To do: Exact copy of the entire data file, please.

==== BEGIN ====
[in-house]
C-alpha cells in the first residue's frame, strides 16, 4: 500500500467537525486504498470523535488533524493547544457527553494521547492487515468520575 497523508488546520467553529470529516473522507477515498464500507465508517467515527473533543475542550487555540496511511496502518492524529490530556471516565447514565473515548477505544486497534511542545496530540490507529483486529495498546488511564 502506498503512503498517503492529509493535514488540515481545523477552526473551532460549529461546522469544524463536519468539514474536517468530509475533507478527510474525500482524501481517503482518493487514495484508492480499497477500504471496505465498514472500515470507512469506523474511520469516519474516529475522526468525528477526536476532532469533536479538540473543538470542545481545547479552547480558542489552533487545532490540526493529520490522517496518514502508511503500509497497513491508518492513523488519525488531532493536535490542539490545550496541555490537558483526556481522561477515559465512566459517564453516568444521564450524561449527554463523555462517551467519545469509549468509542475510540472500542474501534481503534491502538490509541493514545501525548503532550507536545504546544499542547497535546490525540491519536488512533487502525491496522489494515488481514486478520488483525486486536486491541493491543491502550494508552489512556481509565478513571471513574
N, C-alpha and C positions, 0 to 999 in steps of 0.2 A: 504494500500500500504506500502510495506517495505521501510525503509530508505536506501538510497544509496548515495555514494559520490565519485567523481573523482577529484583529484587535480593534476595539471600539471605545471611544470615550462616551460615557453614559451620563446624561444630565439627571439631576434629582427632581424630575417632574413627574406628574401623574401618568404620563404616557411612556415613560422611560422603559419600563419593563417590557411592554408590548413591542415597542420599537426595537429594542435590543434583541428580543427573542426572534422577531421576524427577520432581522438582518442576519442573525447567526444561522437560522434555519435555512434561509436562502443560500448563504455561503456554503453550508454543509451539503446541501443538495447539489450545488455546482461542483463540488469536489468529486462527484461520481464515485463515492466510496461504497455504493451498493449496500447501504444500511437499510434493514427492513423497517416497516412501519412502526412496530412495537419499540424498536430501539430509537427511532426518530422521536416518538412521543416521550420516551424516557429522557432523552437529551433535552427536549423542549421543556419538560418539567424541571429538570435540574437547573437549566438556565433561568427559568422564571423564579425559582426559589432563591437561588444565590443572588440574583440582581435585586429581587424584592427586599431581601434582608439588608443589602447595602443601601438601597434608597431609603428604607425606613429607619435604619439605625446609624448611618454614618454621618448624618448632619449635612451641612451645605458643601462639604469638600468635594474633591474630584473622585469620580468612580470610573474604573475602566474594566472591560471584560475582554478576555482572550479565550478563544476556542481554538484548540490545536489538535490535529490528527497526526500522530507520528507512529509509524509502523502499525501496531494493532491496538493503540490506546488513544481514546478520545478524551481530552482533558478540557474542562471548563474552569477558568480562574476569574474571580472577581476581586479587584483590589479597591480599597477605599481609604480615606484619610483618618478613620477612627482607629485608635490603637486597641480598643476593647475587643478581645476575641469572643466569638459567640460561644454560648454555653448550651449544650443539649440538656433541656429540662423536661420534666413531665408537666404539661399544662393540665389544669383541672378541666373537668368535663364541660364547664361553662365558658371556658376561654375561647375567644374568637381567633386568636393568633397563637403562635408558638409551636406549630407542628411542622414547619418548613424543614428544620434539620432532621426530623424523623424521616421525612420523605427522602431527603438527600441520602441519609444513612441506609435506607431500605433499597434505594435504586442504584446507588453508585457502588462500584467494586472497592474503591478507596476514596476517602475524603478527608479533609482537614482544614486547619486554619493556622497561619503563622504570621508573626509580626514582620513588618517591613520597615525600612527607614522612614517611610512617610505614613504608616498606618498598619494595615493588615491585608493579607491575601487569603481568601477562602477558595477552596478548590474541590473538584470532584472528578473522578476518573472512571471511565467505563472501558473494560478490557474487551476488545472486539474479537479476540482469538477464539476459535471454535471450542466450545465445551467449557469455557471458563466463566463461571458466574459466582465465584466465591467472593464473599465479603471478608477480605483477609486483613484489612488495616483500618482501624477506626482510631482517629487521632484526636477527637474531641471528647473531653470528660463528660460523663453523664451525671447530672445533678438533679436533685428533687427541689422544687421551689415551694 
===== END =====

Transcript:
[in-house]
C-alpha cells in the first residue's frame, strides 16, 4: 500500500467537525486504498470523535488533524493547544457527553494521547492487515468520575 497523508488546520467553529470529516473522507477515498464500507465508517467515527473533543475542550487555540496511511496502518492524529490530556471516565447514565473515548477505544486497534511542545496530540490507529483486529495498546488511564 502506498503512503498517503492529509493535514488540515481545523477552526473551532460549529461546522469544524463536519468539514474536517468530509475533507478527510474525500482524501481517503482518493487514495484508492480499497477500504471496505465498514472500515470507512469506523474511520469516519474516529475522526468525528477526536476532532469533536479538540473543538470542545481545547479552547480558542489552533487545532490540526493529520490522517496518514502508511503500509497497513491508518492513523488519525488531532493536535490542539490545550496541555490537558483526556481522561477515559465512566459517564453516568444521564450524561449527554463523555462517551467519545469509549468509542475510540472500542474501534481503534491502538490509541493514545501525548503532550507536545504546544499542547497535546490525540491519536488512533487502525491496522489494515488481514486478520488483525486486536486491541493491543491502550494508552489512556481509565478513571471513574
N, C-alpha and C positions, 0 to 999 in steps of 0.2 A: 504494500500500500504506500502510495506517495505521501510525503509530508505536506501538510497544509496548515495555514494559520490565519485567523481573523482577529484583529484587535480593534476595539471600539471605545471611544470615550462616551460615557453614559451620563446624561444630565439627571439631576434629582427632581424630575417632574413627574406628574401623574401618568404620563404616557411612556415613560422611560422603559419600563419593563417590557411592554408590548413591542415597542420599537426595537429594542435590543434583541428580543427573542426572534422577531421576524427577520432581522438582518442576519442573525447567526444561522437560522434555519435555512434561509436562502443560500448563504455561503456554503453550508454543509451539503446541501443538495447539489450545488455546482461542483463540488469536489468529486462527484461520481464515485463515492466510496461504497455504493451498493449496500447501504444500511437499510434493514427492513423497517416497516412501519412502526412496530412495537419499540424498536430501539430509537427511532426518530422521536416518538412521543416521550420516551424516557429522557432523552437529551433535552427536549423542549421543556419538560418539567424541571429538570435540574437547573437549566438556565433561568427559568422564571423564579425559582426559589432563591437561588444565590443572588440574583440582581435585586429581587424584592427586599431581601434582608439588608443589602447595602443601601438601597434608597431609603428604607425606613429607619435604619439605625446609624448611618454614618454621618448624618448632619449635612451641612451645605458643601462639604469638600468635594474633591474630584473622585469620580468612580470610573474604573475602566474594566472591560471584560475582554478576555482572550479565550478563544476556542481554538484548540490545536489538535490535529490528527497526526500522530507520528507512529509509524509502523502499525501496531494493532491496538493503540490506546488513544481514546478520545478524551481530552482533558478540557474542562471548563474552569477558568480562574476569574474571580472577581476581586479587584483590589479597591480599597477605599481609604480615606484619610483618618478613620477612627482607629485608635490603637486597641480598643476593647475587643478581645476575641469572643466569638459567640460561644454560648454555653448550651449544650443539649440538656433541656429540662423536661420534666413531665408537666404539661399544662393540665389544669383541672378541666373537668368535663364541660364547664361553662365558658371556658376561654375561647375567644374568637381567633386568636393568633397563637403562635408558638409551636406549630407542628411542622414547619418548613424543614428544620434539620432532621426530623424523623424521616421525612420523605427522602431527603438527600441520602441519609444513612441506609435506607431500605433499597434505594435504586442504584446507588453508585457502588462500584467494586472497592474503591478507596476514596476517602475524603478527608479533609482537614482544614486547619486554619493556622497561619503563622504570621508573626509580626514582620513588618517591613520597615525600612527607614522612614517611610512617610505614613504608616498606618498598619494595615493588615491585608493579607491575601487569603481568601477562602477558595477552596478548590474541590473538584470532584472528578473522578476518573472512571471511565467505563472501558473494560478490557474487551476488545472486539474479537479476540482469538477464539476459535471454535471450542466450545465445551467449557469455557471458563466463566463461571458466574459466582465465584466465591467472593464473599465479603471478608477480605483477609486483613484489612488495616483500618482501624477506626482510631482517629487521632484526636477527637474531641471528647473531653470528660463528660460523663453523664451525671447530672445533678438533679436533685428533687427541689422544687421551689415551694 